U.S. Kennels

service dog Louie at U.S. Kennels in Salisbury

SALISBURY, Md. - U.S. Kennels is a volunteer-run program that transforms local rescue dogs into service dogs and matches them up with veterans in need for free.

The trainers at U.S. Kennels say service dogs can cost anywhere between $32,000 to $64 thousand dollars. The program has been lending an extra paw to veterans with a variety of disabilities since 2017. This match making even takes veterans allergies into account.

Thanks to his training in the service dog program at U.S. Kennels in Salisbury, Louie knows to respond with kisses for Retired Air Force First Sergeant Steve Koester.

"He'll alert to my tick, which is normally when I start getting anxious or whatever the case may be," Koester says. "Initially Louie was kind of standoffish. He was a COVID pup, so he wasn't used to having people around. He would bark. I guess you could say he was jittery or whatever the case may be."

Steve met Louie as a 2-month-old pup at the Grass Roots Animal Rescue. About a year later Louie responds to basic commands and helps the 35-year veteran with his PTSD.

Army veterans Chris Hardy and Dan Ray Atkinson work with the dogs as they advance through different levels of obedience in the Canine Good Citizenship Program.

"It's a four-tiered level of basic obedience, then a little more advanced obedience, then going into the community, dealing with loud noises, traffic, sirens and then in urban settings, learning to go on elevators," says Head Trainer Dan Ray Atkinson.

The service dogs are trained on specific tasks like opening drawers to fetch something their veteran needs. One of the commands the dogs learn is the "under" command. They're trained to stay under tables or benches in public settings so that they stay out of the way until their veteran needs them.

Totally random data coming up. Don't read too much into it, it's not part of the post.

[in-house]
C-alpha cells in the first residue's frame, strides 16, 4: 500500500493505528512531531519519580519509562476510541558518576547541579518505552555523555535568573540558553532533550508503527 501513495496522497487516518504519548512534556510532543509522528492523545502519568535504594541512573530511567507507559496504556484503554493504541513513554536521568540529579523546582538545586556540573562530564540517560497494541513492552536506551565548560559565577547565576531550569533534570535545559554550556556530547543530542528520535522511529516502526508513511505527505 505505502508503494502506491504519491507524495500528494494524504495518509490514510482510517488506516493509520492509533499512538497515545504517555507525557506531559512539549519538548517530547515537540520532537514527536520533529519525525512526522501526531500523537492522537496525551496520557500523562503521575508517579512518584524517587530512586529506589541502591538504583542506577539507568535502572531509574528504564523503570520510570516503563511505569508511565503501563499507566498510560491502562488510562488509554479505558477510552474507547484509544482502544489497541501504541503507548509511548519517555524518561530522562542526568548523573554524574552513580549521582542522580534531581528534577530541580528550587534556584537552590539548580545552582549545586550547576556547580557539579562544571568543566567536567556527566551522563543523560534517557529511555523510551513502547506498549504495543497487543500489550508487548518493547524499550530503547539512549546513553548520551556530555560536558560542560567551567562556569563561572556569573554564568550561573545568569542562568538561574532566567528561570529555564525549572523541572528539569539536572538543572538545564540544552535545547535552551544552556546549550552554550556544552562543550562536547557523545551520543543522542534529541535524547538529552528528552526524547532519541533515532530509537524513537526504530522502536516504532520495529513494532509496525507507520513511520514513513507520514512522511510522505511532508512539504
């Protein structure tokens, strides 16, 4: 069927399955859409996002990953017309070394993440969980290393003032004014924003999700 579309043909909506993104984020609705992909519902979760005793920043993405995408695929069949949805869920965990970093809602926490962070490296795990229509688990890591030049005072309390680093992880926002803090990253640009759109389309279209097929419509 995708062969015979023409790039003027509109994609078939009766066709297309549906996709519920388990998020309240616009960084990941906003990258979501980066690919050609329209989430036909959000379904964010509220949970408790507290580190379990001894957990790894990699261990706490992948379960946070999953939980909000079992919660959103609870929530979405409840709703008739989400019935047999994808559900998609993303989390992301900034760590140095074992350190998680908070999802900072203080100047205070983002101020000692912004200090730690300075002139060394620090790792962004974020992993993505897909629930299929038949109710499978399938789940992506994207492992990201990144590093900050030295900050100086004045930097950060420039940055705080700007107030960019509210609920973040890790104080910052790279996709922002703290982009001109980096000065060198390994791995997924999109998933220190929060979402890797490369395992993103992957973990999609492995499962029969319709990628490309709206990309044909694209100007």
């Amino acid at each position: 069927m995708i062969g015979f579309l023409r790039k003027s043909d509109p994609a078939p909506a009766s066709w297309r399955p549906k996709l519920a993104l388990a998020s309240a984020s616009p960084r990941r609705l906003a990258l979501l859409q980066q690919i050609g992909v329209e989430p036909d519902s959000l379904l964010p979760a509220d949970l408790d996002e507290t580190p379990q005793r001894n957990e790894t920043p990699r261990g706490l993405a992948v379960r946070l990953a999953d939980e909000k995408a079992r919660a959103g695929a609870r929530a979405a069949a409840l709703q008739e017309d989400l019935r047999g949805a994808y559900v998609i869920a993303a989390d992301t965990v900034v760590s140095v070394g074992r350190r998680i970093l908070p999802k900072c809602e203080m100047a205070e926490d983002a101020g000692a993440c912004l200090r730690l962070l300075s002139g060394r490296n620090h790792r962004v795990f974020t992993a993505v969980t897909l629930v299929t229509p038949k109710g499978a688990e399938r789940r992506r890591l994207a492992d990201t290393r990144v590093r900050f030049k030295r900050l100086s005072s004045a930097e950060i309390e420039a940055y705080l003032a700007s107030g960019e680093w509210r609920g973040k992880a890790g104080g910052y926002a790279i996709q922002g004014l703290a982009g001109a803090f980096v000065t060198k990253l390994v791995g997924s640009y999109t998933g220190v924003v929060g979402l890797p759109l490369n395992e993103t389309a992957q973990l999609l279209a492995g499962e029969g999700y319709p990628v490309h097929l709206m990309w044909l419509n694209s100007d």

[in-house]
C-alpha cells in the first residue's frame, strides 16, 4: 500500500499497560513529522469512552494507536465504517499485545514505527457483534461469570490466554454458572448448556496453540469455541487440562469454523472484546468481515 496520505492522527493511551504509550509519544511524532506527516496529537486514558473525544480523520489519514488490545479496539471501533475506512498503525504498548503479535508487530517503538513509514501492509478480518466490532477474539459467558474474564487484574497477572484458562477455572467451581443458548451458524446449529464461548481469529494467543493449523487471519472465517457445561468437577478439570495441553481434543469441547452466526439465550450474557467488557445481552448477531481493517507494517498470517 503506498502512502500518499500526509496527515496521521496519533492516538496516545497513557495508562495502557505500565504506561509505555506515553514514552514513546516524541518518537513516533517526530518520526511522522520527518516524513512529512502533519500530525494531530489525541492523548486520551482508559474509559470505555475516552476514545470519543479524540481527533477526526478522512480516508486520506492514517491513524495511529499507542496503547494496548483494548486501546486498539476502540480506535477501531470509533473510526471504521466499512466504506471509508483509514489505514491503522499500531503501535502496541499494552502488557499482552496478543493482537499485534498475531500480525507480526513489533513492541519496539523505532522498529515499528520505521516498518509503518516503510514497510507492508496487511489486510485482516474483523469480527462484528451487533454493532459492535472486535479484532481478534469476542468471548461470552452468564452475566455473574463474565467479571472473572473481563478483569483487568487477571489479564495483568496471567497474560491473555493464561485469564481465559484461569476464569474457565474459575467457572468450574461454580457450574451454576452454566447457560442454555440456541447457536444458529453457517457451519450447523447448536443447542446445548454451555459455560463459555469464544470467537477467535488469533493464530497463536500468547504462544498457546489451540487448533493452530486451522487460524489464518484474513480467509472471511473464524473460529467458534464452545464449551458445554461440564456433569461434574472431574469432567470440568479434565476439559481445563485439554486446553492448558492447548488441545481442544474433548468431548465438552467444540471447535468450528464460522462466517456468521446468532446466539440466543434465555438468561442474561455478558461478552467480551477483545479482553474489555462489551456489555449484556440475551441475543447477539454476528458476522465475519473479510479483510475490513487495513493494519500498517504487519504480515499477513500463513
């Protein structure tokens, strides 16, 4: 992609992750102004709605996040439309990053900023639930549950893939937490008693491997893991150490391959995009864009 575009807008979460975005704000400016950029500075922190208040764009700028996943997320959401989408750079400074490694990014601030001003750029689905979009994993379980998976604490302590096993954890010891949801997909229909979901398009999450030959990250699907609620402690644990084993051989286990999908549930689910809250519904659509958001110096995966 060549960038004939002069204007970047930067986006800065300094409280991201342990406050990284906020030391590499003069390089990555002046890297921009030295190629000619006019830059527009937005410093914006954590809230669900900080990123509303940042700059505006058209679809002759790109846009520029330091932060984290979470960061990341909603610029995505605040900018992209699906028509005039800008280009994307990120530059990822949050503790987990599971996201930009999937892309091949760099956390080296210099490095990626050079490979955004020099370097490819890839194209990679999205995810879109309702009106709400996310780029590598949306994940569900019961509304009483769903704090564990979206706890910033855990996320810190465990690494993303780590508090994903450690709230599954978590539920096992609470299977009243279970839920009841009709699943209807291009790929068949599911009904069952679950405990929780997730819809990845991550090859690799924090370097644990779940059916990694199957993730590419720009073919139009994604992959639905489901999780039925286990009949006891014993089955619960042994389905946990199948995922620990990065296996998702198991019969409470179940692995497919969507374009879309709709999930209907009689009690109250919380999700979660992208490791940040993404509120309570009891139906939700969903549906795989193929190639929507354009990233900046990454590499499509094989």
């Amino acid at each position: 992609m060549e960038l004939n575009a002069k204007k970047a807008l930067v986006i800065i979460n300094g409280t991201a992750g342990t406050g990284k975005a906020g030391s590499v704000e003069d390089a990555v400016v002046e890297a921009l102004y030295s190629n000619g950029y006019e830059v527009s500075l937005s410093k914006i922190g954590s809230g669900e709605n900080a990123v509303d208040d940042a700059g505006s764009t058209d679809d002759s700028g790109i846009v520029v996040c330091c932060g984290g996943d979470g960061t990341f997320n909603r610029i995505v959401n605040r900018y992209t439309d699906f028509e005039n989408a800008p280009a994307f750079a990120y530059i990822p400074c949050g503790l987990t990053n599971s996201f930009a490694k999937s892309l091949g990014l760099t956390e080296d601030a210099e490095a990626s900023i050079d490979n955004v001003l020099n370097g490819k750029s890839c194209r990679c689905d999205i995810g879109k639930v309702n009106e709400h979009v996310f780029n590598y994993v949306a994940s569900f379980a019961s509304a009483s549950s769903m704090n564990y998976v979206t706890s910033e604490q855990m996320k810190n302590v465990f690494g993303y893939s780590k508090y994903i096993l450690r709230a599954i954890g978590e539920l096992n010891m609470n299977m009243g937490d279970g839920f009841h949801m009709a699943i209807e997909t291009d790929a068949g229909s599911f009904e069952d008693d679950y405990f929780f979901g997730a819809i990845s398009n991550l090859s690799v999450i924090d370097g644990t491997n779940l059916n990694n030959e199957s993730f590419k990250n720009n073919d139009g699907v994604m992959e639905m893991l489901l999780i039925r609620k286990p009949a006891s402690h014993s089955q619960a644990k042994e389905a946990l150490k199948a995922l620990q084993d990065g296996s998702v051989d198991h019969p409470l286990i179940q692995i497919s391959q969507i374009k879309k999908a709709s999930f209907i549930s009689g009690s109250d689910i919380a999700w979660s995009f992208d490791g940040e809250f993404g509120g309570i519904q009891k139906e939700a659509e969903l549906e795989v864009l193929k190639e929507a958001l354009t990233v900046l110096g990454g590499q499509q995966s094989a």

If Dan gets on the ground, his dog Gus gets on the ground to demonstrate a "cover" command. Gus protects or covers Dan as he would if Dan were having a seizure.

"There's no medicine like it, so what I wanted to do was to give back to my brothers and sisters in the military," says Executive Director Chris Hardy.

His dog Brodie helps Chris with his traumatic brain injury symptoms.

"I get kind of disoriented and I lose my balance every now and then, so I need a big dog to hold me up," Hardy says.

Chris and Dan say they have an open door policy. Anyone can volunteer or take a tour of the training.

To qualify for the US Kennels program, veterans have to be at least 70 percent disabled with combat related injuries and get a letter from their VA representative or counselor stating that they could benefit from a service dog.

Click here to donate or volunteer at U.S. Kennels.

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